Often times you have to wonder if butter would even melt in Chelsea fan’s mouths.
In the last five seasons the Blues have won: three FA Cups, a Premier League title and the Champions League. Yet the London club’s fans still find a way to complain, namely that Roman Abramovich fired Roberto Di Matteo to replace him on an interim basis with ex-Liverpool boss Rafa Benitez. All the portly Spainard has done since being hired on an interim basis in November is secure a return to the Champions League and guide the Blues to the final of the Europa League, where it will take on Portuguese giants SL Benfica today (2:45, Fox Soccer) in Amsterdam. Granted its the second-tier European competition, but it’s still a final and a chance to win a trophy.
That won’t be enough for the impossible to please fans that turn up at Stamford Bridge.
In a matter of days the ax will fall on Benitez and he’ll likely be replaced by Jose Mourinho, if the always trustworthy European rumor mongers are to be believed.
Be careful what you wish for Chelsea fans. In the last couple weeks Chelsea, using the attacking trio of Oscar, Juan Mata and Eden Hazard (out for Wednesday’s final), backed up by David Luiz as a defensive midfielder paired with fellow Brazilian Ramires have looked like the best team in England. The manner in which Chelsea have been able to both pummel over-matched foes, or grind out a result like it did Sunday vs. Aston Villa through a late goal by Frank Lampard (his record 203rd at the club) is impressive.
At their peak, Chelsea have arguably played the best soccer of anyone in England this season. If the Blues November wasn’t so awful, when they took only four of a possible 15 points in Premier League matches, they should have mounted a serious challenge to push Manchester United for the title. Instead Chelsea marched through close to 70 competitive matches this year, somehow appearing to get better the longer the season progressed, but after losing out in the Prem, the League Cup, the FA Cup, the Club World Cup and Champions League, today’s Europa League final is the Blues last and only chance for silverware.
The way Chelsea is currently constructed even if the club wins the Europa League today which means the Blues will lift European trophies in back-to-back seasons, the year will probably feel like major disappointment inside Stamford Bridge and the club will likely go on major spending spree this summer again.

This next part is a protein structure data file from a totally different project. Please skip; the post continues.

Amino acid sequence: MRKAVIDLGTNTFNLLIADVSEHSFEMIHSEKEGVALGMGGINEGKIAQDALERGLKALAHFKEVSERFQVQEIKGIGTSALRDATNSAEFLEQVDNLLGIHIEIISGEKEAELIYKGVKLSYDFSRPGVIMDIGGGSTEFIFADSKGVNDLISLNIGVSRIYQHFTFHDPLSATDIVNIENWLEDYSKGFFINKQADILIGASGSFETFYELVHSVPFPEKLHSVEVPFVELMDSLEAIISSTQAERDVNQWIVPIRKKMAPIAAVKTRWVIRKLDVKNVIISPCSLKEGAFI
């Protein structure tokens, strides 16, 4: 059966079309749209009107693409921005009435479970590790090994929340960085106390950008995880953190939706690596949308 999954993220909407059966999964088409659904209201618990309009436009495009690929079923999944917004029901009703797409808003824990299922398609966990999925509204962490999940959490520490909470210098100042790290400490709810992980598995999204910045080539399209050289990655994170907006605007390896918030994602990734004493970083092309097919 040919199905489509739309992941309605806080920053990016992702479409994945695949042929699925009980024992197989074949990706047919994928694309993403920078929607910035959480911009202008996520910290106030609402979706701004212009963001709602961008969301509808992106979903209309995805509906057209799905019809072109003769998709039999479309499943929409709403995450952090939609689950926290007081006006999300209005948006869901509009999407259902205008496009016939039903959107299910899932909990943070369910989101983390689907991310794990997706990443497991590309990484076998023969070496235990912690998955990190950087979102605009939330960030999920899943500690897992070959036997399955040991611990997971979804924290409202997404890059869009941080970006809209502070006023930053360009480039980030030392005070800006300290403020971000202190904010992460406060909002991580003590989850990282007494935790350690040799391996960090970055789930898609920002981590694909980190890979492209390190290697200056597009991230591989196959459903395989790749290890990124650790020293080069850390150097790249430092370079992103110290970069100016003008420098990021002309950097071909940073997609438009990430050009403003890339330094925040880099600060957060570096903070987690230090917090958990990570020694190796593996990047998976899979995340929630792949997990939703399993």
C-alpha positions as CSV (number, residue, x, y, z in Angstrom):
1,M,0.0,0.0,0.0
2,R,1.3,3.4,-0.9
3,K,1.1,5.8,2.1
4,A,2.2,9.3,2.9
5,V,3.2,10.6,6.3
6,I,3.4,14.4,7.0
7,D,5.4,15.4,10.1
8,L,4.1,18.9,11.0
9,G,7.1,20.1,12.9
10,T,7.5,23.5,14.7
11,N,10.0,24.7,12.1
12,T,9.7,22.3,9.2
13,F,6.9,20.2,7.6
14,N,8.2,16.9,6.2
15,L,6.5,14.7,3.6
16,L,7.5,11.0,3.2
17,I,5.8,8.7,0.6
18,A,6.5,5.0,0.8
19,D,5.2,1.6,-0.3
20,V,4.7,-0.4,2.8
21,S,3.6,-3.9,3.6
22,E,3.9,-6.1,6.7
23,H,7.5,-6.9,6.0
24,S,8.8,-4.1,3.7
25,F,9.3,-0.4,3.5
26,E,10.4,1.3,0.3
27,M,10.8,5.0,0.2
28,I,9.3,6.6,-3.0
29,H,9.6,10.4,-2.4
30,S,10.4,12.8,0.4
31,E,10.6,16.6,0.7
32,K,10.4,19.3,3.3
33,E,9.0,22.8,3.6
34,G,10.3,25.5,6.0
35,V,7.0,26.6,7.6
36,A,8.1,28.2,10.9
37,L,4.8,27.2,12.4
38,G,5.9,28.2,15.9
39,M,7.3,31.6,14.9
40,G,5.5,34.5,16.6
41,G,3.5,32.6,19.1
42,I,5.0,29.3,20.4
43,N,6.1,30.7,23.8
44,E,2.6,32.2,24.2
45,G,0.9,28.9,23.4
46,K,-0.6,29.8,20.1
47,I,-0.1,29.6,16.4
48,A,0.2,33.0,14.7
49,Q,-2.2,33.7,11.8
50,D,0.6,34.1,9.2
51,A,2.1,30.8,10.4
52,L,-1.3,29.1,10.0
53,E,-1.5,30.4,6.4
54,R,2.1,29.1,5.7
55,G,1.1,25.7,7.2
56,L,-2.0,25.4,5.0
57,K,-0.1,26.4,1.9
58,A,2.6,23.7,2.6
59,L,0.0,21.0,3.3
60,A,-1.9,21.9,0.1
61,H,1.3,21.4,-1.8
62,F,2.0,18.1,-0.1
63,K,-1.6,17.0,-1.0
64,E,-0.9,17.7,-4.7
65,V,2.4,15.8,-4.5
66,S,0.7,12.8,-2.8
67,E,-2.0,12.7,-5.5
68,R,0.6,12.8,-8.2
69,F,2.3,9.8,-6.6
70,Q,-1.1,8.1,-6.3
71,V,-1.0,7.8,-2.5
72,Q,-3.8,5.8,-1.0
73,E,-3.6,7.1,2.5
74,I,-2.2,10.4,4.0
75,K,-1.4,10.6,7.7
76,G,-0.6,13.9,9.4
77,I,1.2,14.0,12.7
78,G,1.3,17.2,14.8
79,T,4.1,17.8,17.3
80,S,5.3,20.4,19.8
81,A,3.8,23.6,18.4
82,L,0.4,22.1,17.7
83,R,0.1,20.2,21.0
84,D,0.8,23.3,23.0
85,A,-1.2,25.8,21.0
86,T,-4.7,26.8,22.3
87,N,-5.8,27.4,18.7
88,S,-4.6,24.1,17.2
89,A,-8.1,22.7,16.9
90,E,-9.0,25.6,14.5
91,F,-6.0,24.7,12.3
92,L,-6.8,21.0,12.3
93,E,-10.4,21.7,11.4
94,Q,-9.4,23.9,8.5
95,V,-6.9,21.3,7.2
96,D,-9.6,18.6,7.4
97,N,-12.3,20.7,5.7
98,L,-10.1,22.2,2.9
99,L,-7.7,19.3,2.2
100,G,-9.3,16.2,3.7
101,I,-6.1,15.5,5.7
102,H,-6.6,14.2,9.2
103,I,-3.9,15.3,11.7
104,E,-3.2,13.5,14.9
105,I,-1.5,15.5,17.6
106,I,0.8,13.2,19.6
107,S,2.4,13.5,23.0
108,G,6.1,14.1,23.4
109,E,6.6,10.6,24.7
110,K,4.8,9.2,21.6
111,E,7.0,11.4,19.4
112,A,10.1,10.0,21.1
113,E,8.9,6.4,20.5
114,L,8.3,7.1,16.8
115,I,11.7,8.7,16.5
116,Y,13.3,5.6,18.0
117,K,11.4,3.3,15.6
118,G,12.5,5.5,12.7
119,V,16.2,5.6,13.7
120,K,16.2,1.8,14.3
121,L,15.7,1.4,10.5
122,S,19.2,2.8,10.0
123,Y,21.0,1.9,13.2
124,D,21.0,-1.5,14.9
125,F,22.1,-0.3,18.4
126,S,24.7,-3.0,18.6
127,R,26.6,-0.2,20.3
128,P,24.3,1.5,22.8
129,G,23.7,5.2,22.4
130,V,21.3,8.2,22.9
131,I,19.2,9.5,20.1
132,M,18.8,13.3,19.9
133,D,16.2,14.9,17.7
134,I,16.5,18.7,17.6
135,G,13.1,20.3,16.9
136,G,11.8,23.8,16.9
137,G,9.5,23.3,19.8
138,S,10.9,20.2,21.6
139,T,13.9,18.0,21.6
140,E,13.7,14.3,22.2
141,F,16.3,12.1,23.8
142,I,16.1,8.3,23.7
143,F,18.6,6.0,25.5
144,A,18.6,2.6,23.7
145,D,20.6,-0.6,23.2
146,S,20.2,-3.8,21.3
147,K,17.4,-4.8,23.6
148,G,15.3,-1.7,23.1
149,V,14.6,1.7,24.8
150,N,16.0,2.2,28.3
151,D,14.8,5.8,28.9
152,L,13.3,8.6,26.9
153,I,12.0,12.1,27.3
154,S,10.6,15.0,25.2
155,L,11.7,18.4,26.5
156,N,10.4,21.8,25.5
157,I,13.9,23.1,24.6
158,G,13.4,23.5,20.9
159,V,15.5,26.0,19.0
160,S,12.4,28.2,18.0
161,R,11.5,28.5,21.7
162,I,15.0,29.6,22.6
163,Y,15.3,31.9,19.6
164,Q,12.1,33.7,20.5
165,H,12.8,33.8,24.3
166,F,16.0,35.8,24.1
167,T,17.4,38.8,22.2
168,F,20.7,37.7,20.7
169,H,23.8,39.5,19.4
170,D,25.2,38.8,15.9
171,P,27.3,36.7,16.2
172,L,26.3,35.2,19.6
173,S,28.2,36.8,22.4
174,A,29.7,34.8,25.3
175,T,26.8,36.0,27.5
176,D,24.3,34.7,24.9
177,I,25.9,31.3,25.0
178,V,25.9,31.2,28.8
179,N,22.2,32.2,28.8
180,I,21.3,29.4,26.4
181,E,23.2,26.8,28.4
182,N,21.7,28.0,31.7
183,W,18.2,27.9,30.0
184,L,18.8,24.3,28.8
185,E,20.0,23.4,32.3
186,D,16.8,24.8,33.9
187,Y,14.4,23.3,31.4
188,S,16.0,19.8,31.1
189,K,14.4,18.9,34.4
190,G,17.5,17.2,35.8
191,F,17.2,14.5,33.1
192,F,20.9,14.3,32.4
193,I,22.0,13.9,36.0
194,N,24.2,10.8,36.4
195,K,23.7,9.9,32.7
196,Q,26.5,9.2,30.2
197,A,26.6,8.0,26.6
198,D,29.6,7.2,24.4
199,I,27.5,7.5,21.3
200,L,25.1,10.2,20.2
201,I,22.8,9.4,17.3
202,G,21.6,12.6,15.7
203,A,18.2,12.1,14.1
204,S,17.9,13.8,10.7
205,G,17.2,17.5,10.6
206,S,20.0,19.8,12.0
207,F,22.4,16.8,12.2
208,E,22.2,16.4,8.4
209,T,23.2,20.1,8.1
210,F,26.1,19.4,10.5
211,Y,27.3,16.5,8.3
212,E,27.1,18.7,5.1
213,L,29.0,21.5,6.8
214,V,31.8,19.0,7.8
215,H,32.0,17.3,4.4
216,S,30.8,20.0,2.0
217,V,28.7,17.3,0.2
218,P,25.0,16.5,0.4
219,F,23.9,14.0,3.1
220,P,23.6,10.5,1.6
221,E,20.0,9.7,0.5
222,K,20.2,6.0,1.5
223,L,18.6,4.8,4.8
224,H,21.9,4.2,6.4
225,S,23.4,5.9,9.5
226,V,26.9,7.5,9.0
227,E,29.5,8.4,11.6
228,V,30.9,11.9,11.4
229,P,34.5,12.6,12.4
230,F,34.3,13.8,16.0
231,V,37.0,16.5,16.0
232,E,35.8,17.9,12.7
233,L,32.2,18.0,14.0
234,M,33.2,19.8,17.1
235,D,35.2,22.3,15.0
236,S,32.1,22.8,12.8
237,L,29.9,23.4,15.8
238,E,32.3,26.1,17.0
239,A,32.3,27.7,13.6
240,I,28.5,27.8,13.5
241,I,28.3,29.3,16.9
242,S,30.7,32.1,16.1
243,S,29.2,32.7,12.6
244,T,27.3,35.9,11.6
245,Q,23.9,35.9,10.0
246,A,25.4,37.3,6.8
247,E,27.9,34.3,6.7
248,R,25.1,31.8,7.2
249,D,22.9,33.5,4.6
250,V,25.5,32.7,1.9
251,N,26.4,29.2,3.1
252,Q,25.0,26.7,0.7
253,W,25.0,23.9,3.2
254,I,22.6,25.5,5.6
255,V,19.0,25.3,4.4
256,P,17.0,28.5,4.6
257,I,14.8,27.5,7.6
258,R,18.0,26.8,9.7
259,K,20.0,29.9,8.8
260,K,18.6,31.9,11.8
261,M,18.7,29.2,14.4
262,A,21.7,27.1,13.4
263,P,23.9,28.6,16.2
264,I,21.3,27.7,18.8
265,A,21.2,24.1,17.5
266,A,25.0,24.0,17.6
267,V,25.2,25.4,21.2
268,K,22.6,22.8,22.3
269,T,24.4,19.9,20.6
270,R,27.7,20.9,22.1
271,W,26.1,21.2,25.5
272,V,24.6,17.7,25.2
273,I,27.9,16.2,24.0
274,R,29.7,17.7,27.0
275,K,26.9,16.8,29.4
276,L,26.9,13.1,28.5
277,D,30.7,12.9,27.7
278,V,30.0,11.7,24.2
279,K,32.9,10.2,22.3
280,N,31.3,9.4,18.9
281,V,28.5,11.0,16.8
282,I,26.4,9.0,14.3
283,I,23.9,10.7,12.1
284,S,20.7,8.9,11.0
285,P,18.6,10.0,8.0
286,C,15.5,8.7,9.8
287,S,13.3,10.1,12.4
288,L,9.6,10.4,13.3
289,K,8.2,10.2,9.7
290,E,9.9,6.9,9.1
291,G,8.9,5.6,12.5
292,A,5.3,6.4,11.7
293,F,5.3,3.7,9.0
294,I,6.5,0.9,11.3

And you wonder why we hate them?
As for Benfica (yes there’s an opponent in this match), the Portuguese club enters Wendesday’s final at the Amsterdam ArenA reeling. Reeling is a relative term since Benfica will still finish second this year in the Portuguese Primera and qualify for the Champions League.
The emotional state of the club will be in question after Sunday’s brutal loss to rival Porto on a goal in stoppage-time. The win by Porto pushed them atop the table by a point over Benfica with one game remaining. Benfica’s loss to Porto on Sunday was also the first loss by either of the clubs in league play all season.
It probably means Benfica fans, unlike many Chelsea fans, won’t turn their noses up at a win in the Europa League.
Benfica are also an interesting case as its starting XI for the final likely won’t feature any Portuguese players. A couple guys to keep an eye on are former Chelsea prospect Nemanja Matić, who moved to Benfica as part of the David Luiz transfer, in the center of midfield along with Argentine wingers Eduardo Salvio and Nicolas Gaitan. Paraguayan striker Oscar Cardoza should be familar to fans of English clubs as he’s scored against them in many European competitions.
The final is a double-edged sword for a club like Benfica. Although it might be one of two dominant giants in Portugal, should any of its players impress Wednesday they’ll likely have to be sold in the summer to try to help offset the club’s debt which is in the hundreds of millions of euros range.
In any event, Chelsea fans ought to try to forget the Europa League is a second-tier event and enjoy it. You know John Terry will — in full uniform no less — afterward should Chelsea win, whether he plays in the match or not.
[Photo by Getty]